Emily Dickinson Kindle Screensaver
Credit: Cheneworth Gap
I have hundreds of megabytes worth of free books that I’ve downloaded from Project Gutenberg and various other sources online, which presents me with the dilemma of finding a way to read all of them. Reading them at my desktop is uncomfortable, although I have done this, sitting at a computer monitor for hours to read a novel. I’ve gotten through a couple of books on my cell phone, but the small screen is also headache-inducing. My OLPC would make a great reading device, but it takes a long time to boot and crashes when I try to access large text files.
That’s why I decided to try out Amazon’s second-generation Kindle, an iPod for books. I was drawn to the fact that the screen is not backlit, which is easier on the eyes, and the device uses very little energy to render text, making it portable on long trips. Plus, as text-files are extremely small, I knew the device’s several gigs worth of storage space was something I would never exhaust. Could you imagine telling someone they’d be able to store thousands of books and hundreds of hours of music on devices smaller than a dimestore novella twenty years ago? Technology is magic.
Since this is a positive review, I’ll start with the bad and get that out of the way. At $360, the Kindle is very over-priced. I would value this device around $200 max, and there are cheaper e-readers out there with more features, such as the Sony PRS-700BC. Additionally, the Kindle should really be priced at $390 as you should absolutely buy a $30-$50 cover for it. I made the mistake of buying just the Kindle, and got a scratch on my screen within two weeks of owning it, just from carrying it around in my messenger bag with pens and a clipboard.
With the capacity to store thousands of books on the device, it’s an incredible oversight that Amazon provides no way to organize books on the Kindle. Despite organizing my library into folders by category on the device itself, all of my books are displayed in a single list sortable by title, author, and last accessed. This is fine now, while I only have four pages of books to flip through, but will become unacceptable years down the road, after I’ve downloaded dozens of public domain texts from Gutenberg and need to find that one passage in The Age of Reason to quote in a post.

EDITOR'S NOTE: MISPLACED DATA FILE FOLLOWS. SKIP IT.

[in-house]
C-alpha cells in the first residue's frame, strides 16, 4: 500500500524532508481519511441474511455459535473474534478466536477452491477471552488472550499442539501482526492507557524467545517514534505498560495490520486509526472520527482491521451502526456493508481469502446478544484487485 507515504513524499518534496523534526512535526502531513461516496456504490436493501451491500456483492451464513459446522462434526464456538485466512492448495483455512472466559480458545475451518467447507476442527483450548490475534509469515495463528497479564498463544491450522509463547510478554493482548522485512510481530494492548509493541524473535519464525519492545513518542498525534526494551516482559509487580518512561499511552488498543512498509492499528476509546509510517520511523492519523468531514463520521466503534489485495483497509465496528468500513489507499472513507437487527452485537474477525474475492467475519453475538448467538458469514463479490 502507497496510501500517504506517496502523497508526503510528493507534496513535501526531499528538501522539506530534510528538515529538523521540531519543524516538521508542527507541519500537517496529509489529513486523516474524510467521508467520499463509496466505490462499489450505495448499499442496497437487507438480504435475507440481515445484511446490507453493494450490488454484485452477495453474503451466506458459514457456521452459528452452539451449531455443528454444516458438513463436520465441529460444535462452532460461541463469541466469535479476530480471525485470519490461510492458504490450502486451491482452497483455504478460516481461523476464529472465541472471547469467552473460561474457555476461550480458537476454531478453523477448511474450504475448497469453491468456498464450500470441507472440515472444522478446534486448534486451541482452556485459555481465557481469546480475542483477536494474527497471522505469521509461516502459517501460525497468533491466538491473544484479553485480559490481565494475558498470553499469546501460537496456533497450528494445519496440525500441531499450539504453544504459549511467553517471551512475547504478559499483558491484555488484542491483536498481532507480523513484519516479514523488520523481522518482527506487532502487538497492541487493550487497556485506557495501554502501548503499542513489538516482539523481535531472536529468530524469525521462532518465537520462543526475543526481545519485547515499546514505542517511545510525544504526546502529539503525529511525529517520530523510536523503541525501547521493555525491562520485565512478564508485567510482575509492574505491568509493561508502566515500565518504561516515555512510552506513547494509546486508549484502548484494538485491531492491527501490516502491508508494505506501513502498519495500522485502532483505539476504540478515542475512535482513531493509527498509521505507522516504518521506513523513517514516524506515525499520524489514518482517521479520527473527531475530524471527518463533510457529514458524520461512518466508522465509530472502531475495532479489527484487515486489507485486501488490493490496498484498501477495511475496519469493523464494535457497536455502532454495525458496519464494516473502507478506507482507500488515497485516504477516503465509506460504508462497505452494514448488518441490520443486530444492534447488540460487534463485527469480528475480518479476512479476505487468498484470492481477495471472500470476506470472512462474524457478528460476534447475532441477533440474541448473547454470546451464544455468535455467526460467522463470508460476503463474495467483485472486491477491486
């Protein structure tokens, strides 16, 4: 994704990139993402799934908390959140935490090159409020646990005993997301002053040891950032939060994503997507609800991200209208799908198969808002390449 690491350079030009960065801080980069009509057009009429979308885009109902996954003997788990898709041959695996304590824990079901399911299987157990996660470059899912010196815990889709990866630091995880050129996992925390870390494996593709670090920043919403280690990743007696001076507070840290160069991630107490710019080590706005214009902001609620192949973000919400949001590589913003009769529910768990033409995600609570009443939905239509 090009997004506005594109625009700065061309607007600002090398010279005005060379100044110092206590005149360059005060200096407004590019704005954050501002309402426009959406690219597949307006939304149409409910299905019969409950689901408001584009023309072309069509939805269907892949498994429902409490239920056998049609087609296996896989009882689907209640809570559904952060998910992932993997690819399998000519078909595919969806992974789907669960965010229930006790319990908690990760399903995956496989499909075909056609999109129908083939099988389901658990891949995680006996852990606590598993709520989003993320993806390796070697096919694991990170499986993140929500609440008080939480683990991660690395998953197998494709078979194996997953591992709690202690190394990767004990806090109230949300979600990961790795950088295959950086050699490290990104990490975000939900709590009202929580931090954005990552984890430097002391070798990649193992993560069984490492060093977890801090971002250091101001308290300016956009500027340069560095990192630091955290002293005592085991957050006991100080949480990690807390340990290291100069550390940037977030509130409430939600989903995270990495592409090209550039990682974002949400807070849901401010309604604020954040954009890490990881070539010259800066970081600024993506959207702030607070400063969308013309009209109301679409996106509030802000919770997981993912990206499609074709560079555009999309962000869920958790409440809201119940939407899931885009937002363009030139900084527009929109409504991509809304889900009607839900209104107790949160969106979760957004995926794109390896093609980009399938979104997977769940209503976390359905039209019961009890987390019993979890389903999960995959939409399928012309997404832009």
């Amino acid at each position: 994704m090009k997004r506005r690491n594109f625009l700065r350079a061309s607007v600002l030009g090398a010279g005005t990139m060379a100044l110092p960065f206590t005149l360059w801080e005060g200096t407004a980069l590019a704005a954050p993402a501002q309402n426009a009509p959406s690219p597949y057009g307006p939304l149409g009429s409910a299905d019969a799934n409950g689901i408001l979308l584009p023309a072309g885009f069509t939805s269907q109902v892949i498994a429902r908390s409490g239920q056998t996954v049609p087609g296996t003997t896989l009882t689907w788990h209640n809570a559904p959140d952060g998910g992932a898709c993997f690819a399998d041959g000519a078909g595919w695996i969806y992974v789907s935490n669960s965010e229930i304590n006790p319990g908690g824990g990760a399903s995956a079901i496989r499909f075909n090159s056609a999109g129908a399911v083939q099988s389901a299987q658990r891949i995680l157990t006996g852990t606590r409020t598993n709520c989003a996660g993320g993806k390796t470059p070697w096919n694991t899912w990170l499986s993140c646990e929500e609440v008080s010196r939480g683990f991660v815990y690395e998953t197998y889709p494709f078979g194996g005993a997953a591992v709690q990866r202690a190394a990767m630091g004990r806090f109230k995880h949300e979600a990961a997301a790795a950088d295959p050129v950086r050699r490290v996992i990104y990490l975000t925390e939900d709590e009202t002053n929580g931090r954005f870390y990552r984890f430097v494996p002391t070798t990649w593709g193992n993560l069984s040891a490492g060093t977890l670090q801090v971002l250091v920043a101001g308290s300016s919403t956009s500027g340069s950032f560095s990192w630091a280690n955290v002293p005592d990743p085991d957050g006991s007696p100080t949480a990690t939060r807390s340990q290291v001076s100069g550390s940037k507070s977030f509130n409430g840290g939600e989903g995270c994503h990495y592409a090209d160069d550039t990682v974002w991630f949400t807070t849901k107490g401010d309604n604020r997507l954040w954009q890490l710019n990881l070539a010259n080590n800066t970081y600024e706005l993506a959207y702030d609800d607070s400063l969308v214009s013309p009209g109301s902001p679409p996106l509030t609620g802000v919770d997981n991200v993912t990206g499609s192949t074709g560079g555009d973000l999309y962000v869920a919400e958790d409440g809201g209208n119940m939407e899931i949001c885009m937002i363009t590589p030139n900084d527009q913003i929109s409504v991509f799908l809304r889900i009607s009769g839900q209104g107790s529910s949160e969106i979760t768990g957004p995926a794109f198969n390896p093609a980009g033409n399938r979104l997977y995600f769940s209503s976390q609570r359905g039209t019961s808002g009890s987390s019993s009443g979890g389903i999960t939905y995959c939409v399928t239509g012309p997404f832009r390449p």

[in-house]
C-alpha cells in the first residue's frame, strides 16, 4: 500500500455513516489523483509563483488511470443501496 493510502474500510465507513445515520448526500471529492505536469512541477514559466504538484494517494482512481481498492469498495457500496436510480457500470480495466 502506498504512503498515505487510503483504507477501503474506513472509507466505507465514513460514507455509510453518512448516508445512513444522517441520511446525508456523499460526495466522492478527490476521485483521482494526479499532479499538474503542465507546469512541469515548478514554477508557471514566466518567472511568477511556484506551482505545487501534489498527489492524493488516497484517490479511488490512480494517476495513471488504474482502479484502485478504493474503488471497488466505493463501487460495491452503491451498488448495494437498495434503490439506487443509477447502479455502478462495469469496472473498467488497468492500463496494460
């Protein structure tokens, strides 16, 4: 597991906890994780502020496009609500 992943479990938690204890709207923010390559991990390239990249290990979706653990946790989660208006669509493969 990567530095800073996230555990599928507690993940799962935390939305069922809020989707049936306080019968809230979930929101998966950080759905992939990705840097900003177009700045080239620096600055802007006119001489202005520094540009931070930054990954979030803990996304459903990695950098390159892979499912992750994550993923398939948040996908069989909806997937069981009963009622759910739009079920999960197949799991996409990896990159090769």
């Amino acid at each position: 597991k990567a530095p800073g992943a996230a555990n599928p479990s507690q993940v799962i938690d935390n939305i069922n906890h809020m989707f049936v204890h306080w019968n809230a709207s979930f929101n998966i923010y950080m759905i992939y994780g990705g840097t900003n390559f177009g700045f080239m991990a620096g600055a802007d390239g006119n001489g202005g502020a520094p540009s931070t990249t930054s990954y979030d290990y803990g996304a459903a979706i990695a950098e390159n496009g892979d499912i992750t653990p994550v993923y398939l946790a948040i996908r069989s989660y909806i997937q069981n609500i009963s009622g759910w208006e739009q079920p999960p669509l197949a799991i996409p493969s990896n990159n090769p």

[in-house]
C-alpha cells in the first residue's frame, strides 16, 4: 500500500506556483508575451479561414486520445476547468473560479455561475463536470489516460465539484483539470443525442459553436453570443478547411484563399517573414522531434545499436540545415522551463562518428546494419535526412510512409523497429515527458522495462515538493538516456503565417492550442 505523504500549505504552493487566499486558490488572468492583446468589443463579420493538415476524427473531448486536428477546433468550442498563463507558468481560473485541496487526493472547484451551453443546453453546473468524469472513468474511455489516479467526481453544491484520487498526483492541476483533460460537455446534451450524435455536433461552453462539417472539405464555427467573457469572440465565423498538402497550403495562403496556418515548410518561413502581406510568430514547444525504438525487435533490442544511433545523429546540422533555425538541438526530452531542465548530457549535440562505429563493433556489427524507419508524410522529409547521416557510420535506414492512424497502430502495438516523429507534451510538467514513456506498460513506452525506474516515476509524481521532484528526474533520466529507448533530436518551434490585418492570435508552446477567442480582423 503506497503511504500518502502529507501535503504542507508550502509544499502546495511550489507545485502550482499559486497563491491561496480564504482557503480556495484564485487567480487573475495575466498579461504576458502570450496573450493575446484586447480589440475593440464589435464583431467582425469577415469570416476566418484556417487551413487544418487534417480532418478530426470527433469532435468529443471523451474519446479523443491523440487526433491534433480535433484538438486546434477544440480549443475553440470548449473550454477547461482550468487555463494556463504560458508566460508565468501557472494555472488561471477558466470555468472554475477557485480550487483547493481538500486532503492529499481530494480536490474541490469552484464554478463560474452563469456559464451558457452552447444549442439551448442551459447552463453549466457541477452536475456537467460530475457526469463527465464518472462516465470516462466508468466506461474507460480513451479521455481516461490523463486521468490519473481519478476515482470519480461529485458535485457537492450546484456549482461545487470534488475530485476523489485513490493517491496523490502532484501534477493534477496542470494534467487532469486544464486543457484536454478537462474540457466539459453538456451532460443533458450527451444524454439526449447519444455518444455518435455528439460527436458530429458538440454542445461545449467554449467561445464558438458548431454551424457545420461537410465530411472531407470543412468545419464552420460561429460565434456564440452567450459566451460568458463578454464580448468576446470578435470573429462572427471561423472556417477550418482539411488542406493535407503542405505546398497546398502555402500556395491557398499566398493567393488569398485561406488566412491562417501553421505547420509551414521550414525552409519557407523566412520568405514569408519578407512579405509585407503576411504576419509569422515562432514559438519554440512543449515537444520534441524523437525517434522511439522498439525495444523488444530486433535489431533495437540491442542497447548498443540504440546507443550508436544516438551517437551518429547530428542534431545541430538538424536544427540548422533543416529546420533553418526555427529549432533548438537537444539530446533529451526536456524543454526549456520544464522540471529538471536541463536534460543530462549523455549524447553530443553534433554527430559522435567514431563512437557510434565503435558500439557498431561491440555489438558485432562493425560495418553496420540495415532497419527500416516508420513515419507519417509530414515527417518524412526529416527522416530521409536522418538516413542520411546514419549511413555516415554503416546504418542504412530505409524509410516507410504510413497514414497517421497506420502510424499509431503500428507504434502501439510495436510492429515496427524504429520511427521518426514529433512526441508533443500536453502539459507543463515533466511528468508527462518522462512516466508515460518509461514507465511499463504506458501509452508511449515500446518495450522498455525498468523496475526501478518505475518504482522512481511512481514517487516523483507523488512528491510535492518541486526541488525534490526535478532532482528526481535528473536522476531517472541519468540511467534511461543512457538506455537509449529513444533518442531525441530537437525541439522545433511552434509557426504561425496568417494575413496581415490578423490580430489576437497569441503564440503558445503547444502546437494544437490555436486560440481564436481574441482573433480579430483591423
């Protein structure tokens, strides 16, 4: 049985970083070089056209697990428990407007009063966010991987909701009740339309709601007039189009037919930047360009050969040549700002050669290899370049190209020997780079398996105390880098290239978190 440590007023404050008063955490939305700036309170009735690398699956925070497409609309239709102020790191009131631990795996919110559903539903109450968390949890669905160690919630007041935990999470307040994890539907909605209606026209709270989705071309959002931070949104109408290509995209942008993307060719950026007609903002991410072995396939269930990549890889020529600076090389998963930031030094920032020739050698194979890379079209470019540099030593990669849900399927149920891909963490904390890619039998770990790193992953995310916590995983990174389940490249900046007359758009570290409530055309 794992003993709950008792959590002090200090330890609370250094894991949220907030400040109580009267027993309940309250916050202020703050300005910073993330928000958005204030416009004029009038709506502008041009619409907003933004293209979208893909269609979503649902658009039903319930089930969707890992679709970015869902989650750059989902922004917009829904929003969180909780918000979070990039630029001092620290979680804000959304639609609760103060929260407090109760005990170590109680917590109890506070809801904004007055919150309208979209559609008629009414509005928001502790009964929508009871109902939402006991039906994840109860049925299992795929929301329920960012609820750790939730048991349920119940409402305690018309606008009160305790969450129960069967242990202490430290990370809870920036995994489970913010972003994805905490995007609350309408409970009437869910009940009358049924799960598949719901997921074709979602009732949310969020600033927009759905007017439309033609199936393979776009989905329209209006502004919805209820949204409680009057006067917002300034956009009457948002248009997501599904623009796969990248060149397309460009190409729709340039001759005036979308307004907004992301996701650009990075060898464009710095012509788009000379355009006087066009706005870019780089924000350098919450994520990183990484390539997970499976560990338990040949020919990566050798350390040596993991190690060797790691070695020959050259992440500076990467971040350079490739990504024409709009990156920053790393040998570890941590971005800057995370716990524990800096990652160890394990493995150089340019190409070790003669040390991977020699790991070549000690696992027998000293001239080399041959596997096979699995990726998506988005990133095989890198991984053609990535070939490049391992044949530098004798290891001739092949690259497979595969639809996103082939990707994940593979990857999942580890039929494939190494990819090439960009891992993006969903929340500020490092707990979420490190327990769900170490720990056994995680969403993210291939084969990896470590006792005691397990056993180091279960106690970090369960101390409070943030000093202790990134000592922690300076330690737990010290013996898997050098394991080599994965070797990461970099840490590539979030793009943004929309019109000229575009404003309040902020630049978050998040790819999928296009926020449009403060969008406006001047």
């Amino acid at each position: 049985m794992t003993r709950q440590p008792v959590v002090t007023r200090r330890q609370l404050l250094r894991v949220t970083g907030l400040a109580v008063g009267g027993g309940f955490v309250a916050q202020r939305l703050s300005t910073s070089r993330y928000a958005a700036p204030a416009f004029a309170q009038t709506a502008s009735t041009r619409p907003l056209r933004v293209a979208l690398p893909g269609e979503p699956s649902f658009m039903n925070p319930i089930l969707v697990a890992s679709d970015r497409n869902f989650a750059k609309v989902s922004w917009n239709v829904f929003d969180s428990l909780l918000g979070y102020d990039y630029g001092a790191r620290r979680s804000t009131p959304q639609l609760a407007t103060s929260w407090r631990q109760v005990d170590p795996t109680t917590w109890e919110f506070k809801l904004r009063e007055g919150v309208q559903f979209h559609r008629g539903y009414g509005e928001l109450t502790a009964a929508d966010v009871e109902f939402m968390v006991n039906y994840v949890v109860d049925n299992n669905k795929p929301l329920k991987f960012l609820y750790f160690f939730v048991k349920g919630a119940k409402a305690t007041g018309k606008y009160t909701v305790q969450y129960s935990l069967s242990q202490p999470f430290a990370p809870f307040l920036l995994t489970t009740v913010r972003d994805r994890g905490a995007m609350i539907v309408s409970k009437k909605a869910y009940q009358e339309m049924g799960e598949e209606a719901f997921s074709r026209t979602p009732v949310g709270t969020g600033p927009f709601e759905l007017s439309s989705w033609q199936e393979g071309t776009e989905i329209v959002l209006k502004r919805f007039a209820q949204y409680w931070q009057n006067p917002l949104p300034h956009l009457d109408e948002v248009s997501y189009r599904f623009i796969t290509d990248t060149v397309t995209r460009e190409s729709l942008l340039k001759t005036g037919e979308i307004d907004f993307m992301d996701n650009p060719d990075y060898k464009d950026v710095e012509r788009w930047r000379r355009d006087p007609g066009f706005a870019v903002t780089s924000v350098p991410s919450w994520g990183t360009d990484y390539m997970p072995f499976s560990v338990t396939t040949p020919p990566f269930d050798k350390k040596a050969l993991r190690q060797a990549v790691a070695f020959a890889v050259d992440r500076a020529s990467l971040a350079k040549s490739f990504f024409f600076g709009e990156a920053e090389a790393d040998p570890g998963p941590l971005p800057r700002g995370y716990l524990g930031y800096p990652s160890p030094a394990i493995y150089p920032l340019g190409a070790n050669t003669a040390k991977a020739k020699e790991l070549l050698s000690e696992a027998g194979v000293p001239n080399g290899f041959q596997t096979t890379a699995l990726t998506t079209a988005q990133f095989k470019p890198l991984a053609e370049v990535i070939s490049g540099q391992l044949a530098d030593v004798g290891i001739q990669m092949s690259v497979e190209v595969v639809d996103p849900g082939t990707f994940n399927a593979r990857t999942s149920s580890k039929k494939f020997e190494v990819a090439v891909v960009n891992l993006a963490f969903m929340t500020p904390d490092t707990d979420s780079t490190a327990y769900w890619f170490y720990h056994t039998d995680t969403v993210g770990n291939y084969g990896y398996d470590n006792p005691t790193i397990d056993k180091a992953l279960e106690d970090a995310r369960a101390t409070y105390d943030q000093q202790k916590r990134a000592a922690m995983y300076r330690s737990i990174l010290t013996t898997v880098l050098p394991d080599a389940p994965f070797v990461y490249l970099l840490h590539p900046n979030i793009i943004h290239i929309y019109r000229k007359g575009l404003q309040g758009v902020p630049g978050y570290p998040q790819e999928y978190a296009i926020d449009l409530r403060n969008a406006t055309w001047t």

One final gripe is that the Kindle offers an incredibly useless feature, the capability to subscribe to blogs. For a small monthly fee, you can subscribe to a wide selection of well-known blogs. Whoopdee-doo. What use is it to subscribe to a link-blog like Boing Boing on my Kindle, if I can’t navigate to anything the site links to? That would be as worthless as looking at ideonexus on the device.
Edgar Allan Poe Kindle Screensaver
Which brings me to the cool stuff. I am enthralled with the idea of being able to download newspapers onto the kindle for a small monthly fee, even if I have no intention of using the feature. Unfortunately for me personally, I read the news with an open text editor to take notes and links for later reference on ideonexus. Had this device come out ten years ago, newspapers might have found a viable way to survive the Information Age. Reading a newspaper on the back porch or at the breakfast table is a very relaxing and enlightening habit, and the Kindle enables this, making it a great gift for the Baby Boomers in your life.
Another feature Boomers will appreciate is the thriftiness of the device. I easily blow through a couple-hundred dollars a month in (mostly used) books from Amazon. Two inconveniences of this practice is having to wait a week for books to arrive in the mail and having to pay delivery fees. The Kindle 2 comes with a free, built-in cellular connection, which allows for buying books from Amazon right from the device. The e-versions of books are usually about half the price, if you factor in the shipping, and the book downloads directly to the Kindle, restoring the all-important “instant gratification” factor that is missing from online shopping.
One bit of advice though, keep the connection turned off except to synch the device, as it drains the battery. Thanks to the Kindle’s E-Ink display, the device uses very little energy. After a week of heavy reading on it, my Kindle’s battery hadn’t even lost a quarter of its charge.
My favorite characteristic of the Kindle is how it enables active reading. I read paper-based books with my cell-phone on hand to take notes on everything I read, diligently copying passages down into word files (I hate to deface a paper book by highlighting pages) and summarizing important passages. The Kindle interweaves this practice into the e-book. With the keyboard built into the device, I can take notes directly in the book I’m reading and highlight passages on screen. It’s like I’m adventuring through realms of knowledge and taking photos of things I see along the way. : )
The Kindle is not for everyone, but my fellow bookworms out there should definately consider an e-reader to support their addiction.